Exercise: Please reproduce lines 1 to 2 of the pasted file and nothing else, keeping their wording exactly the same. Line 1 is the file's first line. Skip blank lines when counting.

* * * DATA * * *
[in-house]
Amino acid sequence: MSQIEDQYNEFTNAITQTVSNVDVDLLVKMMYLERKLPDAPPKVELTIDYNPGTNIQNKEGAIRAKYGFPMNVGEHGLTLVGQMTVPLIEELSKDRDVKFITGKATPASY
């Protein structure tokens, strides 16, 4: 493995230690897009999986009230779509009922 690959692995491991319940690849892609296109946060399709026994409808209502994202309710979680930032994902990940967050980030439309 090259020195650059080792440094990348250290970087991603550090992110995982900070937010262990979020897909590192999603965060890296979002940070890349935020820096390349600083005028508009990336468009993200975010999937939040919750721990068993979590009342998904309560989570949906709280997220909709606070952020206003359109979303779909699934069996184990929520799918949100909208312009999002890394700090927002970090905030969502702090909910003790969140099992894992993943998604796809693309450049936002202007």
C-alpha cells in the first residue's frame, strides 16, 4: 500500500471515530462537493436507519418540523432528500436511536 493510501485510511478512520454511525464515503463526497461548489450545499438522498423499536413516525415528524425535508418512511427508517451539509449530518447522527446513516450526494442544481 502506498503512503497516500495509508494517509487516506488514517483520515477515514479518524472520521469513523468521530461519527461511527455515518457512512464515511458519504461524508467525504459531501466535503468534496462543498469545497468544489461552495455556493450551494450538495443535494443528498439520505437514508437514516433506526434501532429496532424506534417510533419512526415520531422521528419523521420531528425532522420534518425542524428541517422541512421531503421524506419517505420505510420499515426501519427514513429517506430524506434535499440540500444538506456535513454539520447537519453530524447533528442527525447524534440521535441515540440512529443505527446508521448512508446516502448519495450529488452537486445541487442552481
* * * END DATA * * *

[in-house]
Amino acid sequence: MSQIEDQYNEFTNAITQTVSNVDVDLLVKMMYLERKLPDAPPKVELTIDYNPGTNIQNKEGAIRAKYGFPMNVGEHGLTLVGQMTVPLIEELSKDRDVKFITGKATPASY